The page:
The QA team reviews the requirements of the user stories for the mobile app and writes test cases. Some test cases will apply to both Android and iOS operating systems, while others may apply to a single OS. The QA team methodically rotates through devices to ensure comprehensive QA testing is done.

If a bug is identified on a device, the QA team performs additional testing to determine if it occurs on other devices. If the bug is related to the specific user story being tested, the story is reopened so the developer can fix the bug. If an unrelated bug is identified, a ticket is created for development to address it.

After a bug is fixed, the QA team performs additional testing to:

  • Make sure the bug is fixed.
  • Make sure the fix did not introduce new issues in the app.

There are tools and techniques to assist in the QA process. We recommend and use:

  • TestRail—This is a web-based test case management software to track, manage, and organize QA testing. It is easy to track results, provides actionable reports, and seamlessly integrates with bug trackers and automated testing.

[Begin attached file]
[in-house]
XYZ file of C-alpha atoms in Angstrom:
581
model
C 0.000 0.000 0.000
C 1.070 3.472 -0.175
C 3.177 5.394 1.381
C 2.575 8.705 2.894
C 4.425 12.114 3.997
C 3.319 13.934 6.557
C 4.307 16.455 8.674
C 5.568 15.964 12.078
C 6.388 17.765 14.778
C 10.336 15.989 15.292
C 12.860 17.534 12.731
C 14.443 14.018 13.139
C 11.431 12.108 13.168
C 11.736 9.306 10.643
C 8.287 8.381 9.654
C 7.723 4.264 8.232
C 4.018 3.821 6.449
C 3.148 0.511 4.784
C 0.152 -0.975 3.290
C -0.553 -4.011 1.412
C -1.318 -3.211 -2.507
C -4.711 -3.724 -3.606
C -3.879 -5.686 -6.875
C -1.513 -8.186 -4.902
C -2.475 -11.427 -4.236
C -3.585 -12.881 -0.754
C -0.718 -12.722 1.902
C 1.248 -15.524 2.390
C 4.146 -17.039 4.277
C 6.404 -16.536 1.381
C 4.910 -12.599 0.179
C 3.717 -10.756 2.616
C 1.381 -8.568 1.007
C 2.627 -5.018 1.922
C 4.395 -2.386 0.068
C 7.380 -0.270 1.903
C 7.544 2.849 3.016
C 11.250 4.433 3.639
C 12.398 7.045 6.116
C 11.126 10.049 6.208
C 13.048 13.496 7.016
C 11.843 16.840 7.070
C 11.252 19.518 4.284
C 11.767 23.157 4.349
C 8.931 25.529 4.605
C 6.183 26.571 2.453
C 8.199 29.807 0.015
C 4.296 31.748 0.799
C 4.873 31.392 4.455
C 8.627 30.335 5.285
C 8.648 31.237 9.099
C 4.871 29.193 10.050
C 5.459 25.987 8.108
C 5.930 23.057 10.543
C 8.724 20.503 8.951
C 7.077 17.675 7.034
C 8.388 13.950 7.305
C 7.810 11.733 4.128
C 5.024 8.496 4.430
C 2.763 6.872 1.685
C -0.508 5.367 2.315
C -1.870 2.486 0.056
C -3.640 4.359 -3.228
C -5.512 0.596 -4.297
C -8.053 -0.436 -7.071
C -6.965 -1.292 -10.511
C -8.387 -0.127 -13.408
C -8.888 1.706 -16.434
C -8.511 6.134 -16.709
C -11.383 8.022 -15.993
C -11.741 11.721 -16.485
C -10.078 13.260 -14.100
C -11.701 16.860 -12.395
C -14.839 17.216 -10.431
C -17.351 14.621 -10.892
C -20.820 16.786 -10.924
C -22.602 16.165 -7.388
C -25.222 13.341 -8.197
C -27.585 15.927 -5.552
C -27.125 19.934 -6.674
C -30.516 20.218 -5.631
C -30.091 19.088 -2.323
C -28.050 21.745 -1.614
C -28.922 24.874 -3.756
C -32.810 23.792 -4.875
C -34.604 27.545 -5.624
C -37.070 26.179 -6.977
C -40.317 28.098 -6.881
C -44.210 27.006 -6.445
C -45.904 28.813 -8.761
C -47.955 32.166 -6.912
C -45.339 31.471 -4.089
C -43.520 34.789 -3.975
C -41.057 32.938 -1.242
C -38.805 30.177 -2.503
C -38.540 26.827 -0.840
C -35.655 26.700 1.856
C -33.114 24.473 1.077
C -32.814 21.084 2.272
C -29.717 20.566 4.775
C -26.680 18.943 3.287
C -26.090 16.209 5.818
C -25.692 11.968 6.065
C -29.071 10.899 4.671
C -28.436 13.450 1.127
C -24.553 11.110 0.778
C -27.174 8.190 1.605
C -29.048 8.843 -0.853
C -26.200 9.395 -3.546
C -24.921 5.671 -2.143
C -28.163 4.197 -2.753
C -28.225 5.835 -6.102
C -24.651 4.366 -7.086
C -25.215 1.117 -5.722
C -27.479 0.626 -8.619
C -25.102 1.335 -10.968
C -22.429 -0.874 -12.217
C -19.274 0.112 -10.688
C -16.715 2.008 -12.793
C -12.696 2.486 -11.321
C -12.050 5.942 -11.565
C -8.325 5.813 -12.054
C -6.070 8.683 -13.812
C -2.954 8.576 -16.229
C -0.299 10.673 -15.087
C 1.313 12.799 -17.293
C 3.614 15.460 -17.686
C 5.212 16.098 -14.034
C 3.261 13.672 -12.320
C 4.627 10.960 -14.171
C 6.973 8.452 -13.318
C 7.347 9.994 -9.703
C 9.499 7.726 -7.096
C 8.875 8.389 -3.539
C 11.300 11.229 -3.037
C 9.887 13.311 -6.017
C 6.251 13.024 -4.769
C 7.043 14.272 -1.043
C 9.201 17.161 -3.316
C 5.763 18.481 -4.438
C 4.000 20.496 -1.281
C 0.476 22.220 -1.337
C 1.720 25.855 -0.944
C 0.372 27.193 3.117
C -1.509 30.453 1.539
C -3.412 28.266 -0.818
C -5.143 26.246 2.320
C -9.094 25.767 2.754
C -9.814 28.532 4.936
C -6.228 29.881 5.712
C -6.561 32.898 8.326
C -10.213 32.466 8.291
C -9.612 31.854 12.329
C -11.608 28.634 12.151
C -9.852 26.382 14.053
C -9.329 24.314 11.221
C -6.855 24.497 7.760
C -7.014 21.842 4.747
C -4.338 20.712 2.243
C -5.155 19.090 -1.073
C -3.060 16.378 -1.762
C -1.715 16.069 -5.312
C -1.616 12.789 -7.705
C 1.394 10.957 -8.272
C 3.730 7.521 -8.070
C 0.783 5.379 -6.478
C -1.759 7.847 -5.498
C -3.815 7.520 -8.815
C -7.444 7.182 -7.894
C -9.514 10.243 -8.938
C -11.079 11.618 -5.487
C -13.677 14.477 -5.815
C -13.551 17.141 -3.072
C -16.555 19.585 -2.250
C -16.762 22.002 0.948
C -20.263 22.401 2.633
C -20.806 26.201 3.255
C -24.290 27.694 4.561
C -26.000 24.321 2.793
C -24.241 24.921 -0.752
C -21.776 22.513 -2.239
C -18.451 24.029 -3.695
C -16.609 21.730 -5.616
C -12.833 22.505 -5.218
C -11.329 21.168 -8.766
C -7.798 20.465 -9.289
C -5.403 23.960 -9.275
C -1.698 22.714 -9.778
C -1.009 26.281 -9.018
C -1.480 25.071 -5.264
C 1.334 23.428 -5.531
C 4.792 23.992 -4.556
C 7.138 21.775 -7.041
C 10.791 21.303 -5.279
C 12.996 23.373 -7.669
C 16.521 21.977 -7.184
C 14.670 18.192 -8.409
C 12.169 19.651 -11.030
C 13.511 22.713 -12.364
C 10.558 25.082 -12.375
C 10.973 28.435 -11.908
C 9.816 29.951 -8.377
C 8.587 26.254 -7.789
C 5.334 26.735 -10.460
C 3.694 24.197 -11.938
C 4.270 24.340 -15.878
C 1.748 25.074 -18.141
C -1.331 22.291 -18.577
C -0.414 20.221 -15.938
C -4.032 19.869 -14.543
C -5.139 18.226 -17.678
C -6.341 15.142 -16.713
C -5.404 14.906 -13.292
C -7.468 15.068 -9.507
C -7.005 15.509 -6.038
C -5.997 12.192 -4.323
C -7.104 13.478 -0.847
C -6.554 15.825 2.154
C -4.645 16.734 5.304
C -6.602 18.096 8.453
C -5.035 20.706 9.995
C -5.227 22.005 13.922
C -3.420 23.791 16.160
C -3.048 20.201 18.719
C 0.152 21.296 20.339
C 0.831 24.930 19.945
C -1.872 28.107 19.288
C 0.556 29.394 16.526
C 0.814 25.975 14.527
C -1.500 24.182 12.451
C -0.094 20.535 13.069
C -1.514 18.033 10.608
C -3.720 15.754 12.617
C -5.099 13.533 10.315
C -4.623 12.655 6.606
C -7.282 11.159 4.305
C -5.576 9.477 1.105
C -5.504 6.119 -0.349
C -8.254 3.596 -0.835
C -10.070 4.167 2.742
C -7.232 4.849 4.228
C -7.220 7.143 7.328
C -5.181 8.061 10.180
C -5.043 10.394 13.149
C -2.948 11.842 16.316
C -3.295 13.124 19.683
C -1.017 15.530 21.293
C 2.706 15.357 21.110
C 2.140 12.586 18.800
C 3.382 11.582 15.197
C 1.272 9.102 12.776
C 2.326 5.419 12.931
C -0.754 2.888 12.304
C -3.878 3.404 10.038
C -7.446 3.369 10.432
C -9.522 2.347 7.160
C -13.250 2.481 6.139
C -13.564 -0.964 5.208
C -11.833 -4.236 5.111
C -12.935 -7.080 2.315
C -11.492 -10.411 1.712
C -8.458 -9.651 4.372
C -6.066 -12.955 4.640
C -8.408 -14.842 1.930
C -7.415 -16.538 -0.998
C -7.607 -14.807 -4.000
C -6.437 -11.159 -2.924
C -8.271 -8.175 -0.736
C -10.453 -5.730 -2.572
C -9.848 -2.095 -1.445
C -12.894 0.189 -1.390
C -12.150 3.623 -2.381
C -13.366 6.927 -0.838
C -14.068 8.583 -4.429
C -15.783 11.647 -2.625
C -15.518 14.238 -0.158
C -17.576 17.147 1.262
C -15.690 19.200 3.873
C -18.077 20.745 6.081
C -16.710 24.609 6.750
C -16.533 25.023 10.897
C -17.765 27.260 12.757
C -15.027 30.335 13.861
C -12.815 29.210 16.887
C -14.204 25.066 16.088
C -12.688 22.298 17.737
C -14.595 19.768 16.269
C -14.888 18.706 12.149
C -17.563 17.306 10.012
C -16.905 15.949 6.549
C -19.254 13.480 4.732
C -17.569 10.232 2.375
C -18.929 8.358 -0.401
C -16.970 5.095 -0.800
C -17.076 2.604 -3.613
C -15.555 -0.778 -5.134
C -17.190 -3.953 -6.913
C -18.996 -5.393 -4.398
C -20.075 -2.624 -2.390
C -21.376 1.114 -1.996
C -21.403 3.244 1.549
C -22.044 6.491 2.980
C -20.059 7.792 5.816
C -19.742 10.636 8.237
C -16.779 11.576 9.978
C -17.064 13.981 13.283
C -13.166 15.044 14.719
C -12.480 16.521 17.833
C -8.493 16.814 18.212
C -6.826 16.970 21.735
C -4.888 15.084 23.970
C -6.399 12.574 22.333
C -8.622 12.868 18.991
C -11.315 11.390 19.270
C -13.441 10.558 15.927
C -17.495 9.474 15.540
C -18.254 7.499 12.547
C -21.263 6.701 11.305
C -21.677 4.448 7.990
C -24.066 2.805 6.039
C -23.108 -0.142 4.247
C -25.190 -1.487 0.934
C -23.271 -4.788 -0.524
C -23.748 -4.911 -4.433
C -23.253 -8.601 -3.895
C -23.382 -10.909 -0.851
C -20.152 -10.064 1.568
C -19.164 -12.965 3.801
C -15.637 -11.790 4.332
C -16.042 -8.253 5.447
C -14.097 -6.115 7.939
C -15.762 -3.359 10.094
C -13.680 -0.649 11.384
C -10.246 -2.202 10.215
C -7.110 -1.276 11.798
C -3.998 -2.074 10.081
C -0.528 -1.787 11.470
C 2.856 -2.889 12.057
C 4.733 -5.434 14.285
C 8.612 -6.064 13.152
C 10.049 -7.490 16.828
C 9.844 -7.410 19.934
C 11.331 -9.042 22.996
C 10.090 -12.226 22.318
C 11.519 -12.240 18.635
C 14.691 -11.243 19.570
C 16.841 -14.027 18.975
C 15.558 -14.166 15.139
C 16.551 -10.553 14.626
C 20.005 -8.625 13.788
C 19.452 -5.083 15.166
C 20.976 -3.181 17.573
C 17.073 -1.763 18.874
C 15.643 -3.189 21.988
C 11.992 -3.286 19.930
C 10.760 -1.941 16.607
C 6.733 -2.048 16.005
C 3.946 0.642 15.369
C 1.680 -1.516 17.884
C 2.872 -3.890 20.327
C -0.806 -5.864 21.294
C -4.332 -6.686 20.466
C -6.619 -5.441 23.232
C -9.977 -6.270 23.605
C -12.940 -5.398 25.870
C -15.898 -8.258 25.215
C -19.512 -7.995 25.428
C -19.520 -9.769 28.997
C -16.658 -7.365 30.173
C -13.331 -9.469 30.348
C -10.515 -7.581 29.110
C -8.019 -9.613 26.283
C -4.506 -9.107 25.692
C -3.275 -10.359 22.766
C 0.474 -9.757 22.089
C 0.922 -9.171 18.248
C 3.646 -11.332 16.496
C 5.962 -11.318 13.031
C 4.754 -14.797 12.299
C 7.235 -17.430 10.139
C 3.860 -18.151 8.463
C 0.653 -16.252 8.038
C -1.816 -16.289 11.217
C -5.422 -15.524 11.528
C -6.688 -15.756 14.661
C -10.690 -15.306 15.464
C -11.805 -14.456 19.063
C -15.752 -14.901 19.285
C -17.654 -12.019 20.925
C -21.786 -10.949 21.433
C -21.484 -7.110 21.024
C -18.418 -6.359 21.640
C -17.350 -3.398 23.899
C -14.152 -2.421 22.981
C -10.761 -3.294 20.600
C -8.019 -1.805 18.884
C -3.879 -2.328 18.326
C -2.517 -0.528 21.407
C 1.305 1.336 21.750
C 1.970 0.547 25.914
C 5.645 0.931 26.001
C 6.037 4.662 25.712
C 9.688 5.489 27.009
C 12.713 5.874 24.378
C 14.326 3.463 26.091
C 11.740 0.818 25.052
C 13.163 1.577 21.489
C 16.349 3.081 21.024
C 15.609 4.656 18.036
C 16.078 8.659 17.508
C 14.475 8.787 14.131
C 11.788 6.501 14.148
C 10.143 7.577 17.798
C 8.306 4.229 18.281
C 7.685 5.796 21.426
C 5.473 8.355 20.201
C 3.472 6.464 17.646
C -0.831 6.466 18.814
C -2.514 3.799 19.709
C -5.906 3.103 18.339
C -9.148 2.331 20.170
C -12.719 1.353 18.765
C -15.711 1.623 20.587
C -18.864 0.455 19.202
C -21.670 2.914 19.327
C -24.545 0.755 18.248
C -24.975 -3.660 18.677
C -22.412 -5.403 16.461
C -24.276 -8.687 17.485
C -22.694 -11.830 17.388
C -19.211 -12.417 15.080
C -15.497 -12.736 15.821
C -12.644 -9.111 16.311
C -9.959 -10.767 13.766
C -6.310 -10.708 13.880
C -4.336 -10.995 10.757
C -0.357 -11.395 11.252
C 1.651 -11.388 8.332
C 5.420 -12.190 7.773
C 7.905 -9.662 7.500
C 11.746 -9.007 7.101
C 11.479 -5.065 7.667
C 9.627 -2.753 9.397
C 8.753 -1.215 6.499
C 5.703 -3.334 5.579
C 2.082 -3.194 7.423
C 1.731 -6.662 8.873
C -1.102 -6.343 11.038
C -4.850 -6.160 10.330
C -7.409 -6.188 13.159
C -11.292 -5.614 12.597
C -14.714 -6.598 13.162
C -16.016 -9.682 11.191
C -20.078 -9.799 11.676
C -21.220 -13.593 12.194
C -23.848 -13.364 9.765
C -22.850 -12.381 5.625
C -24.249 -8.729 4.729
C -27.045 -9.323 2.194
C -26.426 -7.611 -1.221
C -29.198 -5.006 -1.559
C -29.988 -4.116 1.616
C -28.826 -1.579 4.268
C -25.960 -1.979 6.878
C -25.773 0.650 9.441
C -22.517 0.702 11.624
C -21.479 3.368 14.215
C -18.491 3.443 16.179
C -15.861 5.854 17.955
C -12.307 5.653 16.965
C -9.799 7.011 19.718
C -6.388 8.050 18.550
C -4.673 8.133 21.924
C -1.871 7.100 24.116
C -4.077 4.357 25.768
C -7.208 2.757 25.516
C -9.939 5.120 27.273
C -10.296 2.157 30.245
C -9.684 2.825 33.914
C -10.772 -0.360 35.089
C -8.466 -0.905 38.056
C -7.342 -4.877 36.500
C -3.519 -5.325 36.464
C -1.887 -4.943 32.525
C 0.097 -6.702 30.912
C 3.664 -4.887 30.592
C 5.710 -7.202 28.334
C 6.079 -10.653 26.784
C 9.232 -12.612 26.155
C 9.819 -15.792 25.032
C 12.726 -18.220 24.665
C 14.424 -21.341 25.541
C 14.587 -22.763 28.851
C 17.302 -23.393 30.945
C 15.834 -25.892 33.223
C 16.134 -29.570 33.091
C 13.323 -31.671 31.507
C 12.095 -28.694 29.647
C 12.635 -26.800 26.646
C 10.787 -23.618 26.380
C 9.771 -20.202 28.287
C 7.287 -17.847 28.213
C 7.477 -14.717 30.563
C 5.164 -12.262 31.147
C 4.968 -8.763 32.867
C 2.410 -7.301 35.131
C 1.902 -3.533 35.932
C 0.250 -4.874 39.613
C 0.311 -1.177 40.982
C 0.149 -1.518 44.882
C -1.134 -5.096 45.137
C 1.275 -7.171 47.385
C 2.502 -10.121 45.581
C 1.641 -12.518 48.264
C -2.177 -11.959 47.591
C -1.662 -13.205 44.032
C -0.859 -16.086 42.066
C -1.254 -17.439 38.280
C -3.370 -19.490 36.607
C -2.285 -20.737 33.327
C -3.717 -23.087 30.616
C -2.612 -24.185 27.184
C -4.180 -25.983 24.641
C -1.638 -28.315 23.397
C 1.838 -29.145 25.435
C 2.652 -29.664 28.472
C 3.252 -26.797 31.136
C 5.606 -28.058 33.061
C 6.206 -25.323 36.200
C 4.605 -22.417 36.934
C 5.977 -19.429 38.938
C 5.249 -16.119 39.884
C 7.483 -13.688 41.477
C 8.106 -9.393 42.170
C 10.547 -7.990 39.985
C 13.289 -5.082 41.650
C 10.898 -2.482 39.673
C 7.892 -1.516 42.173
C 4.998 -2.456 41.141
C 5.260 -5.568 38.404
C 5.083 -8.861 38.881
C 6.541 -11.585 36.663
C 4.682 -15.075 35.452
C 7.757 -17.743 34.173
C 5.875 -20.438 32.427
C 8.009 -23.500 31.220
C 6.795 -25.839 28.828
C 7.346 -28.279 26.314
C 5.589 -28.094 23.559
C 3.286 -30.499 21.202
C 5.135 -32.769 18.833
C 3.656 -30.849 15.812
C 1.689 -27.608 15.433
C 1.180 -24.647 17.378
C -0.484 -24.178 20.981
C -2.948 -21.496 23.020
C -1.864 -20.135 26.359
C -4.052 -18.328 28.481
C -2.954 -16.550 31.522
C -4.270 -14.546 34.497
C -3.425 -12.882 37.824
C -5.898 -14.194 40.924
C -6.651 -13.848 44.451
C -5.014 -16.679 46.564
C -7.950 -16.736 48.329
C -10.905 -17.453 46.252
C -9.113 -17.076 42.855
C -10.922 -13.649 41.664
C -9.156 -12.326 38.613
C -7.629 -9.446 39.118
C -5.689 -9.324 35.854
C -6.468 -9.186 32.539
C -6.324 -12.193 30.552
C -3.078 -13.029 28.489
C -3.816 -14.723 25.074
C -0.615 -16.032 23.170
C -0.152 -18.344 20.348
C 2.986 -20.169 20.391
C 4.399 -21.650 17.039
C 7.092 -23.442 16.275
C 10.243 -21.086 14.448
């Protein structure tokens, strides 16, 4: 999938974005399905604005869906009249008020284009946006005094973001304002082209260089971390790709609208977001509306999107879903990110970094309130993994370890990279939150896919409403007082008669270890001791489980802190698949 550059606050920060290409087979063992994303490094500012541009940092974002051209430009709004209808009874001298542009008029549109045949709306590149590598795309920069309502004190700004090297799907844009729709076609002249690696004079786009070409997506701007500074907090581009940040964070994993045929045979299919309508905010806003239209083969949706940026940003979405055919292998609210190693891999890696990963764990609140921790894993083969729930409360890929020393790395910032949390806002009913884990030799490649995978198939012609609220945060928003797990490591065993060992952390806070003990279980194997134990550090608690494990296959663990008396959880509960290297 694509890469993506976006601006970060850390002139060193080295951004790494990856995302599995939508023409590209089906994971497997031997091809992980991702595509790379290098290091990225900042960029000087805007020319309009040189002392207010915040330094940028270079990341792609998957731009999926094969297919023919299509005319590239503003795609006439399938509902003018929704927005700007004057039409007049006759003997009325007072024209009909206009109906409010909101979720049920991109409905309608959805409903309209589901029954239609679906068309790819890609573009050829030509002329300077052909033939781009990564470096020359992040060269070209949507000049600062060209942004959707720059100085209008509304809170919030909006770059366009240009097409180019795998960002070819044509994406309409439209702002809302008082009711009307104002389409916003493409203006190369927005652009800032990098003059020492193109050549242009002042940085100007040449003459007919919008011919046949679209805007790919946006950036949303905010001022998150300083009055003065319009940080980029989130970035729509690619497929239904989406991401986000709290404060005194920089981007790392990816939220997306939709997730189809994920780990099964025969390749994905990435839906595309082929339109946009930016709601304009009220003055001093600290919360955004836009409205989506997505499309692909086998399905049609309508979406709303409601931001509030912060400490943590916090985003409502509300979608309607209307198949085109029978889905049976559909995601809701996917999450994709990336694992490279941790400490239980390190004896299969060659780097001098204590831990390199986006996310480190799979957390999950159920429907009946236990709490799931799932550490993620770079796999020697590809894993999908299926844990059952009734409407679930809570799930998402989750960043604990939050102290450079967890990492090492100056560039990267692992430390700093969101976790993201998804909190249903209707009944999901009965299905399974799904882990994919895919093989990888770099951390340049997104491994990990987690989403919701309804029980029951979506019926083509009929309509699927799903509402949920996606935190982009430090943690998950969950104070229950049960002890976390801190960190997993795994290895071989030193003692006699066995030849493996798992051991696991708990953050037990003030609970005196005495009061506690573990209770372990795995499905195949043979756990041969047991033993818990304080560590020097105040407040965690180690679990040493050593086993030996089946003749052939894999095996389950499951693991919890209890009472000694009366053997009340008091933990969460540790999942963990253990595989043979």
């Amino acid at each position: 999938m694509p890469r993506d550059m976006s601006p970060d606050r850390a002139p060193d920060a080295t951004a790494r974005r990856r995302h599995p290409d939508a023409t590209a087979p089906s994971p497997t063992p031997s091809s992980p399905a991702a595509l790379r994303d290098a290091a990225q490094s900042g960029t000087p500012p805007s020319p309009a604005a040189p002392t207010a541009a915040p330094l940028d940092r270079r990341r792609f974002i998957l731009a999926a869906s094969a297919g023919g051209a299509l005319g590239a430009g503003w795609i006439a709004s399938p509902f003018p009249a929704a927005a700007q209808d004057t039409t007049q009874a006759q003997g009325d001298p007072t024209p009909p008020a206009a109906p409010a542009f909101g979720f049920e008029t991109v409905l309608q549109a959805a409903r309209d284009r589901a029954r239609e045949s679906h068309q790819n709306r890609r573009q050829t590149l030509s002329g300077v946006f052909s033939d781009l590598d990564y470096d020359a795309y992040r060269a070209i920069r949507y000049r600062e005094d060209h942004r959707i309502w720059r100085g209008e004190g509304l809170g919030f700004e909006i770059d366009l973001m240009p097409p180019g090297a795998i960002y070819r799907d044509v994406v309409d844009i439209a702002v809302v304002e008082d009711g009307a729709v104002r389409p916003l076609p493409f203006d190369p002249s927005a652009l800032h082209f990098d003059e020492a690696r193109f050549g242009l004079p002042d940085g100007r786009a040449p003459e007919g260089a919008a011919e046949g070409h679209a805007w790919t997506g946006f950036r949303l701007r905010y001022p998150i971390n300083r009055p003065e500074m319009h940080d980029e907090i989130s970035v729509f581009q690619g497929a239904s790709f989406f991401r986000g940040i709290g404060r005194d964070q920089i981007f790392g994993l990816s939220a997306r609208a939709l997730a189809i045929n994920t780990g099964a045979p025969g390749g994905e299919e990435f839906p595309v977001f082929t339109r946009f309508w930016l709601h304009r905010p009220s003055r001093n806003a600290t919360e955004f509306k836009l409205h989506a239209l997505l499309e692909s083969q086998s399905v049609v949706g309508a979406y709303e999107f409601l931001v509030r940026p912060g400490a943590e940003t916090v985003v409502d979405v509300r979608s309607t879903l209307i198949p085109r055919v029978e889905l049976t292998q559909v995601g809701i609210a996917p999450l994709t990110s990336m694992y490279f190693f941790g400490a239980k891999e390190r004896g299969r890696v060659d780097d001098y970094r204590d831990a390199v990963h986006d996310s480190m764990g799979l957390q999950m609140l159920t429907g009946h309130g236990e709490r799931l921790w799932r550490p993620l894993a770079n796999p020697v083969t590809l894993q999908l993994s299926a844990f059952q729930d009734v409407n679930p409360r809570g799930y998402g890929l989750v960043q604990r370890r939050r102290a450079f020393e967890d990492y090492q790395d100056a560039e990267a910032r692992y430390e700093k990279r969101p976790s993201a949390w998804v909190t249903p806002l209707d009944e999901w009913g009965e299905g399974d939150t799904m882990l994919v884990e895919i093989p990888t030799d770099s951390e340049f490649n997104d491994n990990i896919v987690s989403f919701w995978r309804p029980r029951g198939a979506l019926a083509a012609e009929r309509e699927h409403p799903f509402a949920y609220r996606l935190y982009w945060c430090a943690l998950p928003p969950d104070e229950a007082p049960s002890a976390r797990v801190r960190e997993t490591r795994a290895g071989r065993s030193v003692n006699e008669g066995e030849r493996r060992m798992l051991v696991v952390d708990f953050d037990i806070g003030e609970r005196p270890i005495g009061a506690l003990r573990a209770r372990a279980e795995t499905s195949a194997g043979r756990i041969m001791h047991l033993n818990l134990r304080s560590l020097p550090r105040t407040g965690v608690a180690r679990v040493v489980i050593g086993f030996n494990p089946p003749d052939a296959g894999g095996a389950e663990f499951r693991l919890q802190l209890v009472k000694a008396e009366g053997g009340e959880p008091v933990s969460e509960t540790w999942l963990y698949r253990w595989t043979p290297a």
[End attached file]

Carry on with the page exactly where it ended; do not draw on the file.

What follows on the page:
• Microsoft Test Manager (MTM)—MTM is a tool used to create and organize test plans and test cases and perform manual tests. A fully configurable test runner captures detailed records of steps performed, behaviors observed, and the status of each test step. When issues are uncovered, reports go directly to the development team so they have the information needed to reproduce the bugs.
  • SpiraTest—This tool allows you to create, edit, and execute test cases with rich text editing. It provides a global scheduling feature and supports templated and data-driven test cases.

Regression testing

Prior to the launch of any release, the QA team performs regression testing to make sure there aren’t any issues. Regression testing is the process of testing the mobile application software to make sure a change has not broken any existing functionality. This is done on a handful of devices, testing all of the app’s features.

If regression testing does identify issues, QA logs the bugs which are fixed prior to the release. The customer then determines if minor bugs are acceptable for the release or not. This typically involves a discussion with the client. Issues such as the color of a button may be deemed acceptable, while something impacting the functionality or performance of the mobile app must be addressed and corrected before the release.